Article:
Mina Guli completes epic 7 Desert marathon challenge on World Water Day

Mina Guli collage

Mina Guli completes epic 7 Desert marathon challenge on World Water Day

• Water advocate runs final marathon in Mojave Desert, USA, on World Water Day (Tuesday 22nd March, 2016)
• Total challenge covered 1,690 kilometres, across seven deserts, on seven continents in just seven weeks
• Water pledges from people around the world save over 100 million litres of water during the challenge

Water advocate, Mina Guli, celebrated World Water Day in style today by finishing her gruelling challenge to run 40 marathons, across seven of the world’sdriest deserts in just seven weeks to raise awareness aboutthe global water crisis.

Mina, founder and CEO of water conservation charity, Thirst, ran a total of 210 kilometres through the Mojave Desert and Death Valley in the final leg of her monstrous feat of endurance. Before this, her challenge had taken her through through blazing-heat, sub-zero conditions and 8 pairs of trainers as she ranthrough deserts in Spain, Jordan, Antarctica, Australia, South Africa and Chile.

Ranked the number one threat to global prosperity by the World Economic Forum, the extent of the global water crisis is highlighted by the challenge itself. By 2030, global demand for useable water will outstrip supply by 40 per cent, a figure that originally inspired Mina to run the 40 marathons.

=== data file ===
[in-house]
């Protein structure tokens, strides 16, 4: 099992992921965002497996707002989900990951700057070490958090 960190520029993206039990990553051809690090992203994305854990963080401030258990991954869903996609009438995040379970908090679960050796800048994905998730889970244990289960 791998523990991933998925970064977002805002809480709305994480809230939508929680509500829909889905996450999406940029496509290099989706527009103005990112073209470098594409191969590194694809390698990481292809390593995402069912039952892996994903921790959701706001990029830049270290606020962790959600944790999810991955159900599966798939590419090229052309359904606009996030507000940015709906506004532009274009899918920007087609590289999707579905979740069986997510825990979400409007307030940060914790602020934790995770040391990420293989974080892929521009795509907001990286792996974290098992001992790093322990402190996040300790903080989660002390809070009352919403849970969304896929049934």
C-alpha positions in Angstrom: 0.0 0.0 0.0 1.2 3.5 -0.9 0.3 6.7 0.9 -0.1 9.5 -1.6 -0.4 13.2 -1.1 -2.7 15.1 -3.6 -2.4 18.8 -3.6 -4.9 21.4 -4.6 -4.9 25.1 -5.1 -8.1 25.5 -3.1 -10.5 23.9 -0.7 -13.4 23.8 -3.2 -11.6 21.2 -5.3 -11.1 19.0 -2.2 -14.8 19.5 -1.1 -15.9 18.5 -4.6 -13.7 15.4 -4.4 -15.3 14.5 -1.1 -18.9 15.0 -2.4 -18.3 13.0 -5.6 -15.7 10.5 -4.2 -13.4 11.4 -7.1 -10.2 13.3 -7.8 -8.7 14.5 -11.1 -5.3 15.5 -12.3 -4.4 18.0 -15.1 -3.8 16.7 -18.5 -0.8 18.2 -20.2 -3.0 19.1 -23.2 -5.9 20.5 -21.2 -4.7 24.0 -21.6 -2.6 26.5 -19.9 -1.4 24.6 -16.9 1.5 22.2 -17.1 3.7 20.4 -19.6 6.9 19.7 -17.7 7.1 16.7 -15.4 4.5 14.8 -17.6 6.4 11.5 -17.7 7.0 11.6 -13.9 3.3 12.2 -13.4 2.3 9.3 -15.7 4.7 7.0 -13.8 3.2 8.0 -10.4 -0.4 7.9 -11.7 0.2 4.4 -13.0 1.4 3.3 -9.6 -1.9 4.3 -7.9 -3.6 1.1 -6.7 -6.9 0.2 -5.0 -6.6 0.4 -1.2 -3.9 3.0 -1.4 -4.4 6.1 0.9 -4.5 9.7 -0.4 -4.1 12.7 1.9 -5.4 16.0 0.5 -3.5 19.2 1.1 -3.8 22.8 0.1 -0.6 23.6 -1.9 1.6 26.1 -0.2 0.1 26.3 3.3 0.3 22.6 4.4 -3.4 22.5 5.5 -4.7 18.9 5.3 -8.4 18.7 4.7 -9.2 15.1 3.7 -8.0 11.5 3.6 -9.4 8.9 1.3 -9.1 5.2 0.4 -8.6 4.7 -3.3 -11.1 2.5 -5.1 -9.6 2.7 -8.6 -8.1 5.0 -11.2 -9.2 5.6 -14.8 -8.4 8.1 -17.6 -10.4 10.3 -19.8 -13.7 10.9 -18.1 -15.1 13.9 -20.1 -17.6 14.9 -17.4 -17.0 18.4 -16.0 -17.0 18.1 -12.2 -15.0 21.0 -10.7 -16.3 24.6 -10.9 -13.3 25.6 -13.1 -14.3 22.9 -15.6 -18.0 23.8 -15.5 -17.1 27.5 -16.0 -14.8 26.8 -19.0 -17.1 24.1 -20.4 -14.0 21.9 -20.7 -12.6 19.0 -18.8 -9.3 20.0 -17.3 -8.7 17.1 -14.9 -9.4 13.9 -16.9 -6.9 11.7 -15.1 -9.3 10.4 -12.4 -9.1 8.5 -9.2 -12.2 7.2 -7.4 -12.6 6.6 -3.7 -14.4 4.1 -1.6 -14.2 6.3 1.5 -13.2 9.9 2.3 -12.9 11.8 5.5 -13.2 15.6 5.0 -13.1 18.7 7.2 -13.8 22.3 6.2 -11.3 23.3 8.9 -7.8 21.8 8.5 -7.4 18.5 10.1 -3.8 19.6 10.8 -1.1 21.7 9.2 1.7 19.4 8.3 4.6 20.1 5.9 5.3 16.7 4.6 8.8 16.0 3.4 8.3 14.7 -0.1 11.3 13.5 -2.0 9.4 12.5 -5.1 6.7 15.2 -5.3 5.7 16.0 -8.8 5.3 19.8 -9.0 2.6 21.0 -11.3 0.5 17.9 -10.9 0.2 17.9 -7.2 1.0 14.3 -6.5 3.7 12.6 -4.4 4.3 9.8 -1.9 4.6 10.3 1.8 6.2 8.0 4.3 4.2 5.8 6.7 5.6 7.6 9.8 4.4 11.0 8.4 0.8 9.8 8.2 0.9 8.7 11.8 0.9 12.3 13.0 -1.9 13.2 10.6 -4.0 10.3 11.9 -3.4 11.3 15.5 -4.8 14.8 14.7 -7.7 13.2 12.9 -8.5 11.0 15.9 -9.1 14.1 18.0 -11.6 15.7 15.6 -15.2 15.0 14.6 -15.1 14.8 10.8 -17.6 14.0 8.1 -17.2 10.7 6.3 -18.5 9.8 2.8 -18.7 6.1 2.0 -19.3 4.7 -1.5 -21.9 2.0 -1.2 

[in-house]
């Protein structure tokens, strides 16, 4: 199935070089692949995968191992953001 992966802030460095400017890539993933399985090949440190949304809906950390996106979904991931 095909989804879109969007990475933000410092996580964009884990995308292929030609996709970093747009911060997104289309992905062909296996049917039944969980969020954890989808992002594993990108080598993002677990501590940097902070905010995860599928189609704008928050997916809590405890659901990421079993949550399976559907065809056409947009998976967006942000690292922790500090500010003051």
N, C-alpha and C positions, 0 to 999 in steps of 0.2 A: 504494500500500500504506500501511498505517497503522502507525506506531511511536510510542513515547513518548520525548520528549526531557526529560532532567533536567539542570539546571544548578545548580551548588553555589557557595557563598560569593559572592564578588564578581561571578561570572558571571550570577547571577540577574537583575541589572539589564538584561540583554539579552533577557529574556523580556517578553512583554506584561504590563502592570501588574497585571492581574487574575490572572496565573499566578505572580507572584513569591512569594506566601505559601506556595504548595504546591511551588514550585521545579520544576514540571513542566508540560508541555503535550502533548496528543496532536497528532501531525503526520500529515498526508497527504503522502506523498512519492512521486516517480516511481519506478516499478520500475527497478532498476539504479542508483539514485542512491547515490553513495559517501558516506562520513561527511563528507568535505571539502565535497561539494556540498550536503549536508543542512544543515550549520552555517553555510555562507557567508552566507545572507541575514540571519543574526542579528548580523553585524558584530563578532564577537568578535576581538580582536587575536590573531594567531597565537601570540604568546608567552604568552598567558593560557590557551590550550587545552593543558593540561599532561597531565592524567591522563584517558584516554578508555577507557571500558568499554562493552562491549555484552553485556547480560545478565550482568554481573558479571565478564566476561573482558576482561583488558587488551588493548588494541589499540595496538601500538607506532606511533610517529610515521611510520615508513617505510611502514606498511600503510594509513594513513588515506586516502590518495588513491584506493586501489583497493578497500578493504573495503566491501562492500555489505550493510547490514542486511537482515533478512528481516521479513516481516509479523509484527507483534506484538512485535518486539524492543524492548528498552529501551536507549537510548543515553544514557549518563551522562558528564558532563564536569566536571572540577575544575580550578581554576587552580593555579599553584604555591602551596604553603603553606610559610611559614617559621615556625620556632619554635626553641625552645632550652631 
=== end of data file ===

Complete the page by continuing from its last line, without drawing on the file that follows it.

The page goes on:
Engaging with locals and documenting real stories of water scarcity in each of the countries she passed through, Mina pushed her body and mind to their limits to raise awareness of the issue of global water scarcity that exists in both developed andthird world regions.

Mina’s challengealso encouraged people to take a pledge to save water. From choosing to drink tea over coffee (saving 118 litres of water per cup ) or to eat chicken over beef (saving 2,218 litres of water per 200g of meat ), Mina’s message is that consumers can do small things to save vast amounts of water every day. In all 100 million litres of water have been pledged to be saved by members of the public over the 7-week project – that’s over 40 Olympic sized swimming pools worth of water.

On finishing her challenge, Mina Guli, said: “I don’t really know what to say at this stage! I’m delighted to have finished and know that I can finally stop running but also hopeful that it wasn’t all for nothing.

“Since we started planning the challenge we always knew it would be unbelievably tough but I was always motivated by the fact that my actions would create much needed awareness of water scarcity and hopefully influence people around the world to take action.

“Seven weeks of constant running is bad enough, let alone doing so through seven of the world’s harshest deserts where every day you need to fight against the elements to survive. Having broken my back when I was 22 and being told I would never run again I have had to overcome adversity in my life. I have never let this hold me back and it has only ever helped to drive me forwards – this determination was at its most prevalent during my desert challenge.

“Global water scarcity is the biggest problem facing humanity and it’s not something we should start to remedy in years to come, we need to take action now. During my run I wanted people to make small changes to their everyday lives that could save billions of litres of water – hopefully I was able to influence others by what I put myself through.